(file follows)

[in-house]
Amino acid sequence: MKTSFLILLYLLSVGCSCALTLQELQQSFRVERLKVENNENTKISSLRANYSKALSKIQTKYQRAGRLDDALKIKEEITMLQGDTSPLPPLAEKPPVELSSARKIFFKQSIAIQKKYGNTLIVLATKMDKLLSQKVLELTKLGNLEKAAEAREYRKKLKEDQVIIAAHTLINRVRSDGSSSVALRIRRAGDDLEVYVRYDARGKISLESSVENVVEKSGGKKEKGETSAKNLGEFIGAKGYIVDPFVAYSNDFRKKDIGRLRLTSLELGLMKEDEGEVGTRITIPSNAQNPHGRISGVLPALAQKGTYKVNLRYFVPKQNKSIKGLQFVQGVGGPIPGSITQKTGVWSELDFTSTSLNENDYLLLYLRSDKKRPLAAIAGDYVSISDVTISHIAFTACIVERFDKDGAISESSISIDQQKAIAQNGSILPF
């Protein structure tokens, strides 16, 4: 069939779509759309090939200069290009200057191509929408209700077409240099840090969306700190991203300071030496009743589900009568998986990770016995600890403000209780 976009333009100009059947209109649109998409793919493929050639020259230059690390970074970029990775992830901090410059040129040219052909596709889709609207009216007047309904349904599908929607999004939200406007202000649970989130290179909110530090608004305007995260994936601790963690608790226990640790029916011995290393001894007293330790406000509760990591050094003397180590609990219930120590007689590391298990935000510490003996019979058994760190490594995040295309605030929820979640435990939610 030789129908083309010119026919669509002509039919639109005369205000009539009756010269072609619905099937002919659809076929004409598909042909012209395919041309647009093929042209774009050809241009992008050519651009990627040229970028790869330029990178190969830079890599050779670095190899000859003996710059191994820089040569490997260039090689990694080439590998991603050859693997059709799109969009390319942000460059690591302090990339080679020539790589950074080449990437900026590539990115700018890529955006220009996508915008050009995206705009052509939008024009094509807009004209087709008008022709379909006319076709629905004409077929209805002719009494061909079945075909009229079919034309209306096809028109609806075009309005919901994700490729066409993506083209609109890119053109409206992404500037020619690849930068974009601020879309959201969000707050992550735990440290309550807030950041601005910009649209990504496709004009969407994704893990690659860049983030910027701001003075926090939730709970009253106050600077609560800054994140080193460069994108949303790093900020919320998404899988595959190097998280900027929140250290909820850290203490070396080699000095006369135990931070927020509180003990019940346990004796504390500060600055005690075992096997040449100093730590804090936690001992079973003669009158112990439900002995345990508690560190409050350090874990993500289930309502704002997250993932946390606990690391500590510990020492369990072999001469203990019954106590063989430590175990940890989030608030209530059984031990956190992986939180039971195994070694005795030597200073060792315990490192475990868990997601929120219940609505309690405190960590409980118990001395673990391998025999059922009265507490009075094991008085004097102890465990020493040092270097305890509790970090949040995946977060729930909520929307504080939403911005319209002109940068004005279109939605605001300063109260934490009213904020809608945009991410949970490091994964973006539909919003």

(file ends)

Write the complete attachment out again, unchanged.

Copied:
[in-house]
Amino acid sequence: MKTSFLILLYLLSVGCSCALTLQELQQSFRVERLKVENNENTKISSLRANYSKALSKIQTKYQRAGRLDDALKIKEEITMLQGDTSPLPPLAEKPPVELSSARKIFFKQSIAIQKKYGNTLIVLATKMDKLLSQKVLELTKLGNLEKAAEAREYRKKLKEDQVIIAAHTLINRVRSDGSSSVALRIRRAGDDLEVYVRYDARGKISLESSVENVVEKSGGKKEKGETSAKNLGEFIGAKGYIVDPFVAYSNDFRKKDIGRLRLTSLELGLMKEDEGEVGTRITIPSNAQNPHGRISGVLPALAQKGTYKVNLRYFVPKQNKSIKGLQFVQGVGGPIPGSITQKTGVWSELDFTSTSLNENDYLLLYLRSDKKRPLAAIAGDYVSISDVTISHIAFTACIVERFDKDGAISESSISIDQQKAIAQNGSILPF
């Protein structure tokens, strides 16, 4: 069939779509759309090939200069290009200057191509929408209700077409240099840090969306700190991203300071030496009743589900009568998986990770016995600890403000209780 976009333009100009059947209109649109998409793919493929050639020259230059690390970074970029990775992830901090410059040129040219052909596709889709609207009216007047309904349904599908929607999004939200406007202000649970989130290179909110530090608004305007995260994936601790963690608790226990640790029916011995290393001894007293330790406000509760990591050094003397180590609990219930120590007689590391298990935000510490003996019979058994760190490594995040295309605030929820979640435990939610 030789129908083309010119026919669509002509039919639109005369205000009539009756010269072609619905099937002919659809076929004409598909042909012209395919041309647009093929042209774009050809241009992008050519651009990627040229970028790869330029990178190969830079890599050779670095190899000859003996710059191994820089040569490997260039090689990694080439590998991603050859693997059709799109969009390319942000460059690591302090990339080679020539790589950074080449990437900026590539990115700018890529955006220009996508915008050009995206705009052509939008024009094509807009004209087709008008022709379909006319076709629905004409077929209805002719009494061909079945075909009229079919034309209306096809028109609806075009309005919901994700490729066409993506083209609109890119053109409206992404500037020619690849930068974009601020879309959201969000707050992550735990440290309550807030950041601005910009649209990504496709004009969407994704893990690659860049983030910027701001003075926090939730709970009253106050600077609560800054994140080193460069994108949303790093900020919320998404899988595959190097998280900027929140250290909820850290203490070396080699000095006369135990931070927020509180003990019940346990004796504390500060600055005690075992096997040449100093730590804090936690001992079973003669009158112990439900002995345990508690560190409050350090874990993500289930309502704002997250993932946390606990690391500590510990020492369990072999001469203990019954106590063989430590175990940890989030608030209530059984031990956190992986939180039971195994070694005795030597200073060792315990490192475990868990997601929120219940609505309690405190960590409980118990001395673990391998025999059922009265507490009075094991008085004097102890465990020493040092270097305890509790970090949040995946977060729930909520929307504080939403911005319209002109940068004005279109939605605001300063109260934490009213904020809608945009991410949970490091994964973006539909919003």